The Man Upstairs


by George Wolf

“Who hasn’t had the impulse to put their life on hold for a moment…just vanish completely?”

Howard Wakefield (Bryan Cranston) gives in to that impulse, and his moment of resignation becomes months in a self-imposed exile, wallowing in self-pity and watching his family from an attic window.

Sure, Howard has a nice job, beautiful family and sweet home in suburban New York, but he’s been lulled into a stupor by the whole domestic routine. After yet another trying day, Howard ventures up to the attic above his separate garage…and decides to stay there.

Writer/director Robin Swicord adapts E.L. Doctorow’s short story with a workmanlike precision, dutifully providing all the building blocks for this high-concept parable, but never finding the depth or profundity she seeks.

Cranston, here’s a shocker, is fantastic, digging commendably deep in a search for the humanity his character badly needs. Howard has some first-world problems, as he labels suburbia a place people can feel “protected from what’s wild,” but can’t challenge his privilege with anything more dire than dumpster diving or poor hygiene. Howard is far from likable, and though Cranston is all in, finding a reason to root for his quest is tough sledding indeed.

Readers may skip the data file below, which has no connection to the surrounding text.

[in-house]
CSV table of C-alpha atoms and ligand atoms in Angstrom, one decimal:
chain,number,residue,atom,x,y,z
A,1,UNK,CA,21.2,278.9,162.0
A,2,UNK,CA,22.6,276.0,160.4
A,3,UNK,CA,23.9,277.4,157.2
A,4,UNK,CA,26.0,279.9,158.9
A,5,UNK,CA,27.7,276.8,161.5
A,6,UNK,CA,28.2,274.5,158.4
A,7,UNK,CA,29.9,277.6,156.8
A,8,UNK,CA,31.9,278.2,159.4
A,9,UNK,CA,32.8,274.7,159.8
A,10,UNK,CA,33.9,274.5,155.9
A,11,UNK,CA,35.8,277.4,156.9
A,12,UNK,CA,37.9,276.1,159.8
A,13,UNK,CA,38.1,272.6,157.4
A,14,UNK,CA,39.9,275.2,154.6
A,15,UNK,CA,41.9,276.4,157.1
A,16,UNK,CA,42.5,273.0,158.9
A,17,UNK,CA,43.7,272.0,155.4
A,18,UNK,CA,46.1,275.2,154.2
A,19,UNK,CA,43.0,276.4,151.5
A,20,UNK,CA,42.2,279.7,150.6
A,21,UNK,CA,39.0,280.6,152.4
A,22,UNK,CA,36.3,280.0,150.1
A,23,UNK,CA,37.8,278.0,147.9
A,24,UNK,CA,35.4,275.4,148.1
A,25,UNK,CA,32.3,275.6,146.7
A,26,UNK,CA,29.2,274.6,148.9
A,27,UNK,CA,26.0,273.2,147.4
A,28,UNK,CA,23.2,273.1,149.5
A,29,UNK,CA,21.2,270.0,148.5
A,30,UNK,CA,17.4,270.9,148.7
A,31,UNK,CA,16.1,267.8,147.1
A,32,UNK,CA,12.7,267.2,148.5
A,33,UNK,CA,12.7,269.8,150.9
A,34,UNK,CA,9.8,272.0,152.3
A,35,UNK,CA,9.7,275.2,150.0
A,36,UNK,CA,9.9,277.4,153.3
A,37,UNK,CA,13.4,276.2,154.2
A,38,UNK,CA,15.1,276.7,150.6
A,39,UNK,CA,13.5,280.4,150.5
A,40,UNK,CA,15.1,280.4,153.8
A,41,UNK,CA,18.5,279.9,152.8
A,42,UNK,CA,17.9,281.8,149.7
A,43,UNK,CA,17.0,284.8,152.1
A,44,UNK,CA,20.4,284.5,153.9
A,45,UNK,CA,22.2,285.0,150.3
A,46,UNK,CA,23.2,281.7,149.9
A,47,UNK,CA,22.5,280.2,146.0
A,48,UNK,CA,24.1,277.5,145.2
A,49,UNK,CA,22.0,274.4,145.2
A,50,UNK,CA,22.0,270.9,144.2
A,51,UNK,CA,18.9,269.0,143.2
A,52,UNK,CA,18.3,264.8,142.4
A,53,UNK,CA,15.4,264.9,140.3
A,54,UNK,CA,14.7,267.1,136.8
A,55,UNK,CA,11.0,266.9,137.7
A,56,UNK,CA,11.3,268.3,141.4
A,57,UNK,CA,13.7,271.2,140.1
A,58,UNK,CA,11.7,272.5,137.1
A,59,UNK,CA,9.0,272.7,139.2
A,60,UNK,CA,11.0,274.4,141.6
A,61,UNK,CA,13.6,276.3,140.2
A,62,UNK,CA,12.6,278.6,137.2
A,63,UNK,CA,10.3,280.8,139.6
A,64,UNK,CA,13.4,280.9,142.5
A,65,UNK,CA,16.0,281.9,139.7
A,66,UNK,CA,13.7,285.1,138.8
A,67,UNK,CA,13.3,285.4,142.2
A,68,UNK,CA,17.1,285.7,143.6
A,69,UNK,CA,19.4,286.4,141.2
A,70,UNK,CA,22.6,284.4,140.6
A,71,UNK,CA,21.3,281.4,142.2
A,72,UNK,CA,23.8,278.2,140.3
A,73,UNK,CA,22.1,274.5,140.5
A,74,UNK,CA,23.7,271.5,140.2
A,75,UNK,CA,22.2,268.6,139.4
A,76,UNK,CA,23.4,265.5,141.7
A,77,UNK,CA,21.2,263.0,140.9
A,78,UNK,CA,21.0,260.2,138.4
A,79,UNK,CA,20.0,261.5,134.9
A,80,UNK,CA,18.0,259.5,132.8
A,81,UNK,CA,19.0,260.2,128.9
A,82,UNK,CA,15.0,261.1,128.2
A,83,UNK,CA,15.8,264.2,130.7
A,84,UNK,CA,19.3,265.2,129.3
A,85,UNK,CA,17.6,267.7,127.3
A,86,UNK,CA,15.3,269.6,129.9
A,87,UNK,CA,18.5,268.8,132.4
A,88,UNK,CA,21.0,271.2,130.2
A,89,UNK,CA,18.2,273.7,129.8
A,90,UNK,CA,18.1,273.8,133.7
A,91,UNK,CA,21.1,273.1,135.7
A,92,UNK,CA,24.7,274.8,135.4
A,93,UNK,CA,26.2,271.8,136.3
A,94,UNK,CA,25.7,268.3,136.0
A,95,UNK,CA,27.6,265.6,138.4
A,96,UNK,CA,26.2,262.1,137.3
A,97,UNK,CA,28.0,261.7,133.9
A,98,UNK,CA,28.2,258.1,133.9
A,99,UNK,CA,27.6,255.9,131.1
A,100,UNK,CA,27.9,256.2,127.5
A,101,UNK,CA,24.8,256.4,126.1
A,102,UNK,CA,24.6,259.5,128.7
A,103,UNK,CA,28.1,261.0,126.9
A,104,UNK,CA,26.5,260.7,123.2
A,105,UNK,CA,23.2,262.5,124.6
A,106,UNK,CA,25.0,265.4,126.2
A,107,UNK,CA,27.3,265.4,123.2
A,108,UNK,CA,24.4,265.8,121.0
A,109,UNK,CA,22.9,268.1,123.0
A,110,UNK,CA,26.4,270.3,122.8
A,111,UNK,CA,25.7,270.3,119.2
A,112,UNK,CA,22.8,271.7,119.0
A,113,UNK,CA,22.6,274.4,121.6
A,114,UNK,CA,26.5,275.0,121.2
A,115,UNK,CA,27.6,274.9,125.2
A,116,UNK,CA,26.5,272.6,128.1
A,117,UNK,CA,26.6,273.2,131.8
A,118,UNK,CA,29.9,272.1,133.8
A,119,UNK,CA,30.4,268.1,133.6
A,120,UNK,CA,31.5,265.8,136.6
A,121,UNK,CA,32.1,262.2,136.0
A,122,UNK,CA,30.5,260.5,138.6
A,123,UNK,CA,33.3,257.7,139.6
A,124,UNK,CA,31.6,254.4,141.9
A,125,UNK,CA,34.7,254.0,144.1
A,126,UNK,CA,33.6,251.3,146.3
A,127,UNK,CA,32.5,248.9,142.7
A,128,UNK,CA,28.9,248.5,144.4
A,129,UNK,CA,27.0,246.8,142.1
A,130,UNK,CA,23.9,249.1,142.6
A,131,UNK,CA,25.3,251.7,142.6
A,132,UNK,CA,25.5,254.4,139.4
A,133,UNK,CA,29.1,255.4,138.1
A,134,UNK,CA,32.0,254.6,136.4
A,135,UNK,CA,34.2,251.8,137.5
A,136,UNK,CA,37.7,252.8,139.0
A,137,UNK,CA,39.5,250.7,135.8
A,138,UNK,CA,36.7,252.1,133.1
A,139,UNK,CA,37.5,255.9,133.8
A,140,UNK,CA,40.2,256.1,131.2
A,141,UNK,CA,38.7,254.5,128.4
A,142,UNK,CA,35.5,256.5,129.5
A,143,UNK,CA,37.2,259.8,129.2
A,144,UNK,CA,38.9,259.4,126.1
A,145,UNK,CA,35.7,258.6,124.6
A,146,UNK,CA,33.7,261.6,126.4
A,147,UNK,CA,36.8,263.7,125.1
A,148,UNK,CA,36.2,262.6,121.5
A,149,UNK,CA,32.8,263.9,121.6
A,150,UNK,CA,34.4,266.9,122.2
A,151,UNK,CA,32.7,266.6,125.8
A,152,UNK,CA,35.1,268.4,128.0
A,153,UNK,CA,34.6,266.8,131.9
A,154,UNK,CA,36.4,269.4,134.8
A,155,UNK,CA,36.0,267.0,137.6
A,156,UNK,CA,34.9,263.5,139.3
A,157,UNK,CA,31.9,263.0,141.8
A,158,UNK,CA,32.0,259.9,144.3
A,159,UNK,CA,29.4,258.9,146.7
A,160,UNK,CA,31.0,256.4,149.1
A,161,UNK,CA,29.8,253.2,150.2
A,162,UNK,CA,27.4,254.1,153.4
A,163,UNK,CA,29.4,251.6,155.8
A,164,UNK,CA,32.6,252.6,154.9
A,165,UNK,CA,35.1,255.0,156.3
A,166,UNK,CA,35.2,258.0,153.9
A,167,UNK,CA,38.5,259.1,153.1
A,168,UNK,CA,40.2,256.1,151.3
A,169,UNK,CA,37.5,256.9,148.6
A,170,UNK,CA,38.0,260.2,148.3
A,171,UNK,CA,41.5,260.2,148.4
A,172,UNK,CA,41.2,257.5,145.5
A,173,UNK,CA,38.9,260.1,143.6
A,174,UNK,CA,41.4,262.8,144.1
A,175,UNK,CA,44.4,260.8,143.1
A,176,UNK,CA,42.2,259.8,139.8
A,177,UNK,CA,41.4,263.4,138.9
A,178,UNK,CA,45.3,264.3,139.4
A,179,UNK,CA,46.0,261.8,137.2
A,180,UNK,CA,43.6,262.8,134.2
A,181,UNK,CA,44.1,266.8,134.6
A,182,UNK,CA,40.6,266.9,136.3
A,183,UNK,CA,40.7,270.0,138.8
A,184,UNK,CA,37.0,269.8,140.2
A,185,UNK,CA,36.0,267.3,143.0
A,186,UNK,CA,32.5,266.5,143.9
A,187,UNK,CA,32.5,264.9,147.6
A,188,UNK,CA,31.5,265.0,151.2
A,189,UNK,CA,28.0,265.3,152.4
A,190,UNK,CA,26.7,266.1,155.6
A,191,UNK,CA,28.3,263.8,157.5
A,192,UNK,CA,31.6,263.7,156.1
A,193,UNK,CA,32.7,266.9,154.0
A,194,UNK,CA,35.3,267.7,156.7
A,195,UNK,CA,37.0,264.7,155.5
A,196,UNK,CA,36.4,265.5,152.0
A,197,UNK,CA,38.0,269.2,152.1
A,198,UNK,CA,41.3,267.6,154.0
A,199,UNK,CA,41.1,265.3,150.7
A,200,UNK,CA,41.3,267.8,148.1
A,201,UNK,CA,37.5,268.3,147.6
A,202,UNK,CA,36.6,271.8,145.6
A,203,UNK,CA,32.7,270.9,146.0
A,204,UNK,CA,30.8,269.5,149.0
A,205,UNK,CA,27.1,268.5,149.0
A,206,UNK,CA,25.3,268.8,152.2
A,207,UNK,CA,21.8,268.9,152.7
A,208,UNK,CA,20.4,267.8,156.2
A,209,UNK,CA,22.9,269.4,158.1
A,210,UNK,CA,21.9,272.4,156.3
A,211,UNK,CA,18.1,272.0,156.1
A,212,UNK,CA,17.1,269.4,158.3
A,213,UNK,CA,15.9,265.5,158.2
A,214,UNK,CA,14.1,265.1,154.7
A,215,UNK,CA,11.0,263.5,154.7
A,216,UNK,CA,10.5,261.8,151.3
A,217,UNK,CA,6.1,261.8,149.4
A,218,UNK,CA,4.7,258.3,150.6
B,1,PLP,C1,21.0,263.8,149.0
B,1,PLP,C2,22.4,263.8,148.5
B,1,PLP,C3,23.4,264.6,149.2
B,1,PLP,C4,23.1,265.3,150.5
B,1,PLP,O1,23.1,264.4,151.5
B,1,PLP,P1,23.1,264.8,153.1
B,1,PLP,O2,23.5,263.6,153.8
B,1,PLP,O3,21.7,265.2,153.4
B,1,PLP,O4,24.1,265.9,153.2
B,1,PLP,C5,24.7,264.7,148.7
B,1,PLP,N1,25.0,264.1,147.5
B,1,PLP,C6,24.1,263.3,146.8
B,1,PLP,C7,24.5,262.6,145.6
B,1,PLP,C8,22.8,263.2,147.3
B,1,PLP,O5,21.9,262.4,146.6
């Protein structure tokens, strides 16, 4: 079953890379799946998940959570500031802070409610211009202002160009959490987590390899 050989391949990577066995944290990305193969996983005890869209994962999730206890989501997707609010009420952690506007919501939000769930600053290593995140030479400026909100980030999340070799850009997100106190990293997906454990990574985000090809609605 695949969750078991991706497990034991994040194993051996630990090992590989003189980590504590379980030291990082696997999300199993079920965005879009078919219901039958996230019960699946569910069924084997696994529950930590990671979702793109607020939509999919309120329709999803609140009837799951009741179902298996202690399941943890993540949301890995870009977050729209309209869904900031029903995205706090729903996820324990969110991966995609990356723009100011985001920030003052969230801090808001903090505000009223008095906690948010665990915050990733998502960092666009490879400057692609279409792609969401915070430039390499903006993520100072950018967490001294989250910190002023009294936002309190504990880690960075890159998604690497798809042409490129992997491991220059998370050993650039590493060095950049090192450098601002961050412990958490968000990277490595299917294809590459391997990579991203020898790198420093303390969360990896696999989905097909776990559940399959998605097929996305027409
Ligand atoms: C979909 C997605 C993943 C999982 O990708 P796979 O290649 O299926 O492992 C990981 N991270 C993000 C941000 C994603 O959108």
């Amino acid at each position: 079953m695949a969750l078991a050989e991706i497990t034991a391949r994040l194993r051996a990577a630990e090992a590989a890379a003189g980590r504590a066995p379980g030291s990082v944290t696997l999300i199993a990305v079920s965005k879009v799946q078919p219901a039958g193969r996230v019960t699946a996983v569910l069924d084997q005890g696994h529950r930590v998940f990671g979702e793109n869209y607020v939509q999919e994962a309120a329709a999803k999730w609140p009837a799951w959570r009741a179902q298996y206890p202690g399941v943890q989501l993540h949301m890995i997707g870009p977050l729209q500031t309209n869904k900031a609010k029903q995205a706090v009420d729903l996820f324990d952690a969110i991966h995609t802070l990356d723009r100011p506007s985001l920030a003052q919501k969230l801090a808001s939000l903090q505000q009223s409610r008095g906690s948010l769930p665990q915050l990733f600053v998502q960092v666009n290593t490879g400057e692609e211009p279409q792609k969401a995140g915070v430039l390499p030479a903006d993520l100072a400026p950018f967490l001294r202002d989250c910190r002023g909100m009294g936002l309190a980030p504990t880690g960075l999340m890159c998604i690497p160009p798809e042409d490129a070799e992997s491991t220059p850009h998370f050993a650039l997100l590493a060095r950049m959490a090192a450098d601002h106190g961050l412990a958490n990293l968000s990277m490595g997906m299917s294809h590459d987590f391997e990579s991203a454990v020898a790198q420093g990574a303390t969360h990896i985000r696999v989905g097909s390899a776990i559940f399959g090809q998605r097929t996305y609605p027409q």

As he spies on his wife (Jennifer Garner) and two daughters, Howard fancies himself the veritable wise old hermit, observing the folly of modern life and dispatching simple truths. It’s well-meaning, but these truths are of the standard greeting card variety, rendered even less impactful from the film’s inherent need to tell (through voiceover narration or talking-to-himself musings) instead of show.

At times, Wakefield┬áhas the feel of a one-man show. With Cranston, the man makes it worth watching, even when the show can’t quite keep up.





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